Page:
Monday, February 12, 2007

Foodie vs. Gourmet

I think of myself as a “foodie,” but what the heck is a foodie, anyway? Some say it's a group of people with special interest and knowledge of food. Some think they travel the world and only dine in the best restaurants and then set themselves up as self-published critics. My take on the matter is a little different, but in order to explain it, I need to talk about what a gourmet is, first.

Gourmet is actually a corruption of the title of a French wine valet or possibly grommet, a boy servant. Under current usage a gourmet is someone who is knowledgeable about fine food and drink. In other words, a connoisseur of food. In the business of food it's used to describe foods and beverages that are particularly high in quality. Unfortunately, it also gets used in advertising to market foods that are of a particularly low quality to the point of becoming meaningless.

I'm not kidding. Next time to you go to the grocery store, hit the hot dog section and count how many different brands you can find that claim to be "gourmet hot dogs." How in God's green earth can you have a "gourmet hot dog?" Gourmet bratwurst maybe, but a gourmet hot dog? Please!

The word "gourmet" can also modify words like "restaurant" and "cooking." Again, this is all about finding high quality food. Sadly, it also includes foods that have an acquired taste. "Acquired taste" means that most people think it tastes awful and you have to get used to it. Often such food also comes with a high price tag because it's hard to get and there is little demand for it.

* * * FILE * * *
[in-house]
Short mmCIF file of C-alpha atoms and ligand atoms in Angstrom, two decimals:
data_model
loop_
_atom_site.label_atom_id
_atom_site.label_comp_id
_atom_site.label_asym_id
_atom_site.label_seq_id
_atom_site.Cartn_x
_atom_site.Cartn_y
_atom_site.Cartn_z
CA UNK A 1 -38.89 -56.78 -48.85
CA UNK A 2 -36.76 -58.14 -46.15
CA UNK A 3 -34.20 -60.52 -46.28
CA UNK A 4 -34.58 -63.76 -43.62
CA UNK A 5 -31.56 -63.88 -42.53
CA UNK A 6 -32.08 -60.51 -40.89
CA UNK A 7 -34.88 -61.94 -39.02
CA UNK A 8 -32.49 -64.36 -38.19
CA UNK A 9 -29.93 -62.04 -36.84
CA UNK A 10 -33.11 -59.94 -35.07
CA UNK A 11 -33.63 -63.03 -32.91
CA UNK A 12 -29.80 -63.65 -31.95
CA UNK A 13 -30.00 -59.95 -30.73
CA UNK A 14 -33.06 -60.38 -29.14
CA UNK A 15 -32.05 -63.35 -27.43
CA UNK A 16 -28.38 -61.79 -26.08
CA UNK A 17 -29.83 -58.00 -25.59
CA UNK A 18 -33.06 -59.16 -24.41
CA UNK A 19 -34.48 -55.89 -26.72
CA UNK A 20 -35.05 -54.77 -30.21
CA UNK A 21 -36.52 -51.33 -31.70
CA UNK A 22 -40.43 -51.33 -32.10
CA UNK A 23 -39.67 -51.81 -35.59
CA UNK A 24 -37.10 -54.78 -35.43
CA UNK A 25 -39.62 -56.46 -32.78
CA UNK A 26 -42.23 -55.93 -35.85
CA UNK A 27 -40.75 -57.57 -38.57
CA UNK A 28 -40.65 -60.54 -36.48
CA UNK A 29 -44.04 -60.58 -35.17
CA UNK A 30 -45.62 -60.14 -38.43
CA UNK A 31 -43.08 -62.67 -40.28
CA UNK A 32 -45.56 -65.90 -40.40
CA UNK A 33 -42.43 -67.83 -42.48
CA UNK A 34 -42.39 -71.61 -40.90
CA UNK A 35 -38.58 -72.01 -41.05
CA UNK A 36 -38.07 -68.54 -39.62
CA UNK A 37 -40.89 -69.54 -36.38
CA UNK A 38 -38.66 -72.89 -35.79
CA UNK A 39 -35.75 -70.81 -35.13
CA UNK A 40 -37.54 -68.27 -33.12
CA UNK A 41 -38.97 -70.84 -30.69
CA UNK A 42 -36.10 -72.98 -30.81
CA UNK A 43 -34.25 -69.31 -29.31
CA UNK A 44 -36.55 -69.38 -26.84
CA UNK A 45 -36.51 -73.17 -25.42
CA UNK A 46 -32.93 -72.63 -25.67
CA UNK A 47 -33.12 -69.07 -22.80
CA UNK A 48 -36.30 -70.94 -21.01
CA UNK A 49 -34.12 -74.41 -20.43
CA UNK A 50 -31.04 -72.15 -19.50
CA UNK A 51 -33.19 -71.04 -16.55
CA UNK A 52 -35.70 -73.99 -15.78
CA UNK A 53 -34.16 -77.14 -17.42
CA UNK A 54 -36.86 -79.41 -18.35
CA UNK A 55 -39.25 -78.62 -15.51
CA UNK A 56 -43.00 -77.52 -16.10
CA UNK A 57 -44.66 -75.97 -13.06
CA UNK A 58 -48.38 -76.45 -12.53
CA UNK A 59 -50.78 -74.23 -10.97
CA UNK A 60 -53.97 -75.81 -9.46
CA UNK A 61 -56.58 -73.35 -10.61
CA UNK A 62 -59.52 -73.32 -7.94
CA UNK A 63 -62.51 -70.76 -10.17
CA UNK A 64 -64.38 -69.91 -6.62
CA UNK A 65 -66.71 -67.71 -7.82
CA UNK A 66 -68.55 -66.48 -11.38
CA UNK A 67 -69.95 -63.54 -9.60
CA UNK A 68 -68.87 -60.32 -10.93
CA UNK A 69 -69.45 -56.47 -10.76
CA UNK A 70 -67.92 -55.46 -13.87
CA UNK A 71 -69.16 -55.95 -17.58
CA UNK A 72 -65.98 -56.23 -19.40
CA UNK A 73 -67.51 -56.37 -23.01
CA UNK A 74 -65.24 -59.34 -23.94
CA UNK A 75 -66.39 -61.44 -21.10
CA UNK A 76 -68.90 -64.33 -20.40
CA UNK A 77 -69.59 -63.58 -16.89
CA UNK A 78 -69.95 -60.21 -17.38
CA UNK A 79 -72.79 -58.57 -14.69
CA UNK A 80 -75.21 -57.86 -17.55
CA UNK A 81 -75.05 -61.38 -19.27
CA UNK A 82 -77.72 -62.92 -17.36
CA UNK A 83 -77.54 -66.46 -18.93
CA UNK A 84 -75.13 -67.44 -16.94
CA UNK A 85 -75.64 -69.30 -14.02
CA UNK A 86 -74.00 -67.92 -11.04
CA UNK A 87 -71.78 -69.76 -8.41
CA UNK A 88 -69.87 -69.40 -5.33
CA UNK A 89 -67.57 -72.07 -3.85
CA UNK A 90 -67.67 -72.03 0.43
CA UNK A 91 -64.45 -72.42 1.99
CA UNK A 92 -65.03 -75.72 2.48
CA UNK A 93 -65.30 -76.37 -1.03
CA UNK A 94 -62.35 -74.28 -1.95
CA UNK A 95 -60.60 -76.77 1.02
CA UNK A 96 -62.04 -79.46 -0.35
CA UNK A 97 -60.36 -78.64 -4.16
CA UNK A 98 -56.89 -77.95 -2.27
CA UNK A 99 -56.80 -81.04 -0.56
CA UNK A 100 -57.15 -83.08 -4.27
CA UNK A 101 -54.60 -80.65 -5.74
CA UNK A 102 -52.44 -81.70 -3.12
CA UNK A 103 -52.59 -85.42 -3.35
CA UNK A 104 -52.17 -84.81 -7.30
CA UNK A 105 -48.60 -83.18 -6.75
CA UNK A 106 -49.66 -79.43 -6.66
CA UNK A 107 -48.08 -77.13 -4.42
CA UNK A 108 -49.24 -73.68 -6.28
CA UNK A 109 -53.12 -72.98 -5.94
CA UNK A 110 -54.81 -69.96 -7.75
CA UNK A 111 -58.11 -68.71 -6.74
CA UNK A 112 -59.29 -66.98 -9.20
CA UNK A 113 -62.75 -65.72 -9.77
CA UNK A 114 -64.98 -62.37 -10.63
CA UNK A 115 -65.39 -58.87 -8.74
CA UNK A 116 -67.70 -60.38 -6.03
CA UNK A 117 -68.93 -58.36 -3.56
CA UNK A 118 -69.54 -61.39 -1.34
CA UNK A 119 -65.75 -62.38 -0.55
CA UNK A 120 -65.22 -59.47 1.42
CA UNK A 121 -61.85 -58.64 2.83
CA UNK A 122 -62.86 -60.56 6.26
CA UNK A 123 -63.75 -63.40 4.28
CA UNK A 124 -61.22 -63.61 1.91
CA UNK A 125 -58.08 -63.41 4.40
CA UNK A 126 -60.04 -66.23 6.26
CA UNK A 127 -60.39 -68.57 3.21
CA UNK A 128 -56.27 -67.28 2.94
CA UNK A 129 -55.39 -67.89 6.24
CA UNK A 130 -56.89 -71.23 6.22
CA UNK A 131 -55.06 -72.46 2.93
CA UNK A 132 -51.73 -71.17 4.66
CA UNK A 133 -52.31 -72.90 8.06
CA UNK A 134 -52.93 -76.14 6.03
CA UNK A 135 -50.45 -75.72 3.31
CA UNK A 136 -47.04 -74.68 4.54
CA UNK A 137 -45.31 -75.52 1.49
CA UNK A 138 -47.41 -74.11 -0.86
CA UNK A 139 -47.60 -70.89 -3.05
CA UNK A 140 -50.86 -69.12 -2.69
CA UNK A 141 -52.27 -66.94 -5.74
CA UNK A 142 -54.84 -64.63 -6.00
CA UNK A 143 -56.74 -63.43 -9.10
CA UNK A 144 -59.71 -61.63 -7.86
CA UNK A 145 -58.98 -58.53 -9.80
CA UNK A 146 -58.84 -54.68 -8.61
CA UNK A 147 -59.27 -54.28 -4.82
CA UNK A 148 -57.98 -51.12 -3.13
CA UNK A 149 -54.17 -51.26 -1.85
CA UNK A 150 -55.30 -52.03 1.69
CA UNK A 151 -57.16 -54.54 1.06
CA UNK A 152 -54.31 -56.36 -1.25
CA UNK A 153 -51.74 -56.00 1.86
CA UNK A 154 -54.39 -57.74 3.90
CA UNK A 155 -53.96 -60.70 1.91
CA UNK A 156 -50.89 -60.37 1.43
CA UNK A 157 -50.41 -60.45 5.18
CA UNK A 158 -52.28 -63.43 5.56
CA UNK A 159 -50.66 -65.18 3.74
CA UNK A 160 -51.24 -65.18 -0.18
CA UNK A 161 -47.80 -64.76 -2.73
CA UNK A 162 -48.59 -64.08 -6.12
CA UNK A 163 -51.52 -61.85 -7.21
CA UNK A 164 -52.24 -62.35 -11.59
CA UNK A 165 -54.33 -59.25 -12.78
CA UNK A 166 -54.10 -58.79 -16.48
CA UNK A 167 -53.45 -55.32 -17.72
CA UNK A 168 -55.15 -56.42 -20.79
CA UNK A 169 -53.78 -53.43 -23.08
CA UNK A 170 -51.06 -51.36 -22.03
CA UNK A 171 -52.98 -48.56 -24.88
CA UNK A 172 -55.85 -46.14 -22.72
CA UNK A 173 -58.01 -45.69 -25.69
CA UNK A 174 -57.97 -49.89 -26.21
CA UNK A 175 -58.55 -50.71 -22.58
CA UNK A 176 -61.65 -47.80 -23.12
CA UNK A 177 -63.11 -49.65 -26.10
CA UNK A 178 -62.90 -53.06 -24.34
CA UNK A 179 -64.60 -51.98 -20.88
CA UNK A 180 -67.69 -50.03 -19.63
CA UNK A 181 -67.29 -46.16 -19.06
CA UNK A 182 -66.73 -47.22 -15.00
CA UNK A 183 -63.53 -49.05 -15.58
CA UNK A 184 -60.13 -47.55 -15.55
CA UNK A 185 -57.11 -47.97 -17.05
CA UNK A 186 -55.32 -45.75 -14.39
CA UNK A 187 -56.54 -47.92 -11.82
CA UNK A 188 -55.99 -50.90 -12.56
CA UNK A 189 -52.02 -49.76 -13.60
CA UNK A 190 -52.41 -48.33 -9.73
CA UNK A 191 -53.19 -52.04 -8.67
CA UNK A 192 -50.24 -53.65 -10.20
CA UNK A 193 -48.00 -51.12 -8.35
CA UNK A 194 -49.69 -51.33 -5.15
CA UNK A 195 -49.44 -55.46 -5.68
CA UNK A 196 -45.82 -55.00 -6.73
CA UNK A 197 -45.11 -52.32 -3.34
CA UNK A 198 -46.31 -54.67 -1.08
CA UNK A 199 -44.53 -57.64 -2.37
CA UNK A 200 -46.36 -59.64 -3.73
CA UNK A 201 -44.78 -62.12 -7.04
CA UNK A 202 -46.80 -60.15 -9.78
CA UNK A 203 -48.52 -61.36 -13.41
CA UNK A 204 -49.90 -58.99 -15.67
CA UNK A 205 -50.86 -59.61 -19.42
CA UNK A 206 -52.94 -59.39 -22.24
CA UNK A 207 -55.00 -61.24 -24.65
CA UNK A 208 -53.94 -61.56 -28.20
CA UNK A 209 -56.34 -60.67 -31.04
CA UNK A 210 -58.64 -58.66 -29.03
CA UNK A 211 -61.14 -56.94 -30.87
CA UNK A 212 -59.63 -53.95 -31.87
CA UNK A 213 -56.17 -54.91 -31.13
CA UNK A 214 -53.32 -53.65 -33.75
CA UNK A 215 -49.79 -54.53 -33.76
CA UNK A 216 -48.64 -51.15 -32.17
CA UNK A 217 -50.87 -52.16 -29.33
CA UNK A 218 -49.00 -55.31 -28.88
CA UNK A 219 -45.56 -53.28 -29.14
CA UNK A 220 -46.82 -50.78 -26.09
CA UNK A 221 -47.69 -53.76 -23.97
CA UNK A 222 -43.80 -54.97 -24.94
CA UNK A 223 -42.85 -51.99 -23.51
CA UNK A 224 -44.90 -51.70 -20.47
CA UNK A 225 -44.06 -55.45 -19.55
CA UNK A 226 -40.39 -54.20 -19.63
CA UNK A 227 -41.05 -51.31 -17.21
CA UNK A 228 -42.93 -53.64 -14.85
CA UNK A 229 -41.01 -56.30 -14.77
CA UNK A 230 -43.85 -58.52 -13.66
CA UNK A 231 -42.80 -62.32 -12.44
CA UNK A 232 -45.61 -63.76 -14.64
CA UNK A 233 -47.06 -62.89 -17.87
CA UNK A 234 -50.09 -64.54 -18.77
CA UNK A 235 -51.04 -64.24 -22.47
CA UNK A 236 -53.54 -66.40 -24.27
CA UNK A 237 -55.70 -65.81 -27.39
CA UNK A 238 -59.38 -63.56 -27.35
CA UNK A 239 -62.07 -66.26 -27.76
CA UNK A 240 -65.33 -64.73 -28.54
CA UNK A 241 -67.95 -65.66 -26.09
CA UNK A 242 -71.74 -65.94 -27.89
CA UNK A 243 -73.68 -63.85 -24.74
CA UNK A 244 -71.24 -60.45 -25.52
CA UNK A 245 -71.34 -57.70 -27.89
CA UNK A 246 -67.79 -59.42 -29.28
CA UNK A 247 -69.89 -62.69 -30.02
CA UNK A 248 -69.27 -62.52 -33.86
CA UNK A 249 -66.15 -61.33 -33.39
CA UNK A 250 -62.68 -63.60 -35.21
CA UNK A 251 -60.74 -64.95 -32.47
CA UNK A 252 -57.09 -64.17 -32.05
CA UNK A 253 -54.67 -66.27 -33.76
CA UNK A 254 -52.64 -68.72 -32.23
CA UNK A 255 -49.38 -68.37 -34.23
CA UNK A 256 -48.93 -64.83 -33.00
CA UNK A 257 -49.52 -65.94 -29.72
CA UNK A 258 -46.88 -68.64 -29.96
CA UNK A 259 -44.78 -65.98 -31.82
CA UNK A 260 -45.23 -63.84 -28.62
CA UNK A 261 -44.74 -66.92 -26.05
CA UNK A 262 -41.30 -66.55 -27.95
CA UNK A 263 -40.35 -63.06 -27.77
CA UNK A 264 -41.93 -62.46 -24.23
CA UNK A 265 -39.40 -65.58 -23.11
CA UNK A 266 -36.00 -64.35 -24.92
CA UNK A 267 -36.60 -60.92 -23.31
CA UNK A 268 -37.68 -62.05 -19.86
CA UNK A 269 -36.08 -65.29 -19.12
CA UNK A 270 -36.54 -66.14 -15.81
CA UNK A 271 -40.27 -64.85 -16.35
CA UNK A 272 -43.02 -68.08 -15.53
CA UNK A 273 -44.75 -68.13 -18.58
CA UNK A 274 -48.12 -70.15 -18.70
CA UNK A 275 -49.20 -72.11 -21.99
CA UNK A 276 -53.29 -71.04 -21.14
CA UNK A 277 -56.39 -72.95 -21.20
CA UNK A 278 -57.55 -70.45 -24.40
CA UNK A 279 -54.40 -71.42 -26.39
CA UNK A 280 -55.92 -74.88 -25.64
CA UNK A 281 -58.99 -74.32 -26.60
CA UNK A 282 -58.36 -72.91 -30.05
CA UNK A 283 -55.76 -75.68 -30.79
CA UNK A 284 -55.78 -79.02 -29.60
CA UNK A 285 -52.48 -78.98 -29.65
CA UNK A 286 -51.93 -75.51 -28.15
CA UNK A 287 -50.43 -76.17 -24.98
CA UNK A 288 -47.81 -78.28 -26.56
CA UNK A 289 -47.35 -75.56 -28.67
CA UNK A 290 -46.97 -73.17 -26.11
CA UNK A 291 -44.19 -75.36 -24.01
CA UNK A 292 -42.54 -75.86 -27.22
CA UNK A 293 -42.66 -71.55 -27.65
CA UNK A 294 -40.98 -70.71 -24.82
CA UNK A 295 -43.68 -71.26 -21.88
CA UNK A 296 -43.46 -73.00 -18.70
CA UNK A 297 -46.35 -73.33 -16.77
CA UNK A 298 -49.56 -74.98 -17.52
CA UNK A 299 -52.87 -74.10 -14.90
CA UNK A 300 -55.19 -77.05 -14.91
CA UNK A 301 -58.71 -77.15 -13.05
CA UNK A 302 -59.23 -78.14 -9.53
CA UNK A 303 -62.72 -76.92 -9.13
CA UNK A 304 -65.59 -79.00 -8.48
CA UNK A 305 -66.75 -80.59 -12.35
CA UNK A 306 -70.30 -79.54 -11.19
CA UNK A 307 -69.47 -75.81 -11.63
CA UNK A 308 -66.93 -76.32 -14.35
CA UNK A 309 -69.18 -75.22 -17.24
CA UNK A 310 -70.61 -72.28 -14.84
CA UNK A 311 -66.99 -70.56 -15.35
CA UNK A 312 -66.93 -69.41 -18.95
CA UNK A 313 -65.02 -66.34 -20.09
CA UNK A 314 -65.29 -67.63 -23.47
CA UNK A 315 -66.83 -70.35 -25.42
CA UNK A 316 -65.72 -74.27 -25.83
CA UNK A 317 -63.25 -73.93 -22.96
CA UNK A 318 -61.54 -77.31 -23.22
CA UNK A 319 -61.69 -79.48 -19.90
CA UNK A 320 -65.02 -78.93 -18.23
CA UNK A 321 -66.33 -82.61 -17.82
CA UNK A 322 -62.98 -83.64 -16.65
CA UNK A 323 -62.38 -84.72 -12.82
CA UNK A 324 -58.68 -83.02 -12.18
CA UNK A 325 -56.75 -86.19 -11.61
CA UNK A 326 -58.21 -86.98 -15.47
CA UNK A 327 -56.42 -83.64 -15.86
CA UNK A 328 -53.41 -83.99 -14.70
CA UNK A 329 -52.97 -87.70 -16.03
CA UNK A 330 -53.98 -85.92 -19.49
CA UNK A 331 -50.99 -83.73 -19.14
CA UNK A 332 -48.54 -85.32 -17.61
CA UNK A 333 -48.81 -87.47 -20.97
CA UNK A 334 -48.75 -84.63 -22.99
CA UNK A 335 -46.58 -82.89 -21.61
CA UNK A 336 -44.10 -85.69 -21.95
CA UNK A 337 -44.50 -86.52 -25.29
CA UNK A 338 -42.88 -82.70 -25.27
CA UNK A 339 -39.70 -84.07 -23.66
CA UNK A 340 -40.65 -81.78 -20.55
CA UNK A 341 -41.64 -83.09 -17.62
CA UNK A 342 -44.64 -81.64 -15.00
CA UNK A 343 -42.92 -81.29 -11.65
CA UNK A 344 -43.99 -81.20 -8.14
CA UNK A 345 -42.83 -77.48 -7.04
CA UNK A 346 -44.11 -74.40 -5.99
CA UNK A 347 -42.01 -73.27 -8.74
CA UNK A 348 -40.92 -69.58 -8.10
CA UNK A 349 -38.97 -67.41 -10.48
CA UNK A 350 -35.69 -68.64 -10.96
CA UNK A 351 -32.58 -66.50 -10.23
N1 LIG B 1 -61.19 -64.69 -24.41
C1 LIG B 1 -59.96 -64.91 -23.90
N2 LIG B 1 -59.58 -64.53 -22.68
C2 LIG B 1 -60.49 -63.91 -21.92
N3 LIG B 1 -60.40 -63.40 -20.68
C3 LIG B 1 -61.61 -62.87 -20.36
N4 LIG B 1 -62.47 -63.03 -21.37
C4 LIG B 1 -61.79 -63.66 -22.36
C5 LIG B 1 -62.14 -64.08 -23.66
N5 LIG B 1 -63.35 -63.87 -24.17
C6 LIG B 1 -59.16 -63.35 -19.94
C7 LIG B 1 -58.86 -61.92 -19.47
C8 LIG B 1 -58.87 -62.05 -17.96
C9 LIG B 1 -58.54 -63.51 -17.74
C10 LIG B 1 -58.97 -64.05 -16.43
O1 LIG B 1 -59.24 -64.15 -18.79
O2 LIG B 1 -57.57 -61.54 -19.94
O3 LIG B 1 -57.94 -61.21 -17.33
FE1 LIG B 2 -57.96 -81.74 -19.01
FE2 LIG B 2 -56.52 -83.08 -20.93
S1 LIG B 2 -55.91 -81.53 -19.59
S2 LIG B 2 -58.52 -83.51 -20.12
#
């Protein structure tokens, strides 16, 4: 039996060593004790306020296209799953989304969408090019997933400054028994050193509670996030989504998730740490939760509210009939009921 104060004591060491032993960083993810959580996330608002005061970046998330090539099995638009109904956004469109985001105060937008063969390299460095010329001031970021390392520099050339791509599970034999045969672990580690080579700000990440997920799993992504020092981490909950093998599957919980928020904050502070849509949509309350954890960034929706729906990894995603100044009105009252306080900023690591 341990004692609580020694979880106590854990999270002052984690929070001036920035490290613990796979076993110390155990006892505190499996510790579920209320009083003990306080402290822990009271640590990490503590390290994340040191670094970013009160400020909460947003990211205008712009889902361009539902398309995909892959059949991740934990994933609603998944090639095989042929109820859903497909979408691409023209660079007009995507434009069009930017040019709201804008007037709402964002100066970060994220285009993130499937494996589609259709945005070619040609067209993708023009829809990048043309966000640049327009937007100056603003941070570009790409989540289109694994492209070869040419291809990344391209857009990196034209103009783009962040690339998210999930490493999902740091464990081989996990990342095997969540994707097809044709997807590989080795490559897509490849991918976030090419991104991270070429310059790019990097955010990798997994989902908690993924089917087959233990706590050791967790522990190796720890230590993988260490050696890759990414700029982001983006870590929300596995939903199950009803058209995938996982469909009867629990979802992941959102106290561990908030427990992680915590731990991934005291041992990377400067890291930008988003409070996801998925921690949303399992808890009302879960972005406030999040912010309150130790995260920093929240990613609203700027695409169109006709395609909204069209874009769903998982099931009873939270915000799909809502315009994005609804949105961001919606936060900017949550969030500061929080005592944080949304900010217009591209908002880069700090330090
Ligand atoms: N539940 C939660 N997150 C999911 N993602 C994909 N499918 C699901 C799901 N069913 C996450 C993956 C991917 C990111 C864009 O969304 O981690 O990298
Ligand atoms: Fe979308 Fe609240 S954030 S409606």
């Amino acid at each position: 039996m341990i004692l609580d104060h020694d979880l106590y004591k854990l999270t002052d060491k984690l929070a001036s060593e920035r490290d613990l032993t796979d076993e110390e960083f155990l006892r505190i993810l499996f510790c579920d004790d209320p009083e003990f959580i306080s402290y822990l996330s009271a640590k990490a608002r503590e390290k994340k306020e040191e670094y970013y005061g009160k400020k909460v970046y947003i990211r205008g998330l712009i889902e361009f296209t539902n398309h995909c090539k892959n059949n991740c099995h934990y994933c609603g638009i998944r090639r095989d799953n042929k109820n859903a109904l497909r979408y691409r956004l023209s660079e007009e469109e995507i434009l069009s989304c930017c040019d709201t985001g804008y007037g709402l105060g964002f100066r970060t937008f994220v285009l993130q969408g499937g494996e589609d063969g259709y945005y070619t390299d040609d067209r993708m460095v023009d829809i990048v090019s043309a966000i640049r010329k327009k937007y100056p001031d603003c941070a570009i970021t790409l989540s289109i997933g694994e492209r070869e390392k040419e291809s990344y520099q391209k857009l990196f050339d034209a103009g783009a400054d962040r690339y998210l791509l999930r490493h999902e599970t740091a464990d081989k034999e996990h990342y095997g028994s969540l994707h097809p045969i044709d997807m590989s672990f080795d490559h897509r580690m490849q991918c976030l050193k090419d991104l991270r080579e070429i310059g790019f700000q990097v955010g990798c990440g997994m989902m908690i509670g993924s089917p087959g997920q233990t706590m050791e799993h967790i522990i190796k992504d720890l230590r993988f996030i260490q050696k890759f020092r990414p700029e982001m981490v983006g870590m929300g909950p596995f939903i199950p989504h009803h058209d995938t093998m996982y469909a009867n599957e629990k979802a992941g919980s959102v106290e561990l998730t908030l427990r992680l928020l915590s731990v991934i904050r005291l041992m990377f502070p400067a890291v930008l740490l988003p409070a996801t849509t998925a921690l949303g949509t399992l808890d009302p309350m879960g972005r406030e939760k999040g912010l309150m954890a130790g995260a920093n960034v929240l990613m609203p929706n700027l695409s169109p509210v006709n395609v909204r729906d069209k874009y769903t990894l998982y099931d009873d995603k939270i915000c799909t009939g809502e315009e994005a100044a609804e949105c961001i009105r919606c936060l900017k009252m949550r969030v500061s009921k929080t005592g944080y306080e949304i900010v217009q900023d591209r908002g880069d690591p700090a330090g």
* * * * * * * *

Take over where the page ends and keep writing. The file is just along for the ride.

Sometimes, "gourmand" gets used in place of the word "gourmet" when referring to people who know and love food. Not many people like the term gourmand, though. It can have the same connotation that "glutton" does. "Epicure" gets thrown around in some circles, but it seems to imply excessive refinement. In other words, epicures are arrogant and self-important gourmets. Most of the time, this idea is accompanied by thoughts of talented chefs in expensive restaurants and strict dress codes.

Foodies are on the other end of the "gourmet spectrum." Like gourmets, foodies like good food and drink. If the good is good, they're willing to go out of the way to get it, and pay more money for it. Unlike epicures, they don't get self-righteous about it. For a foodie, a good burger (or hot dog) is just as worthy of attention as foie gras and caviar. In fact, finding the best hot dog stand in the city might be considered a great adventure for a foodie.

Hmm. Maybe foodies do have more in common with gourmands than gourmets.

No comments: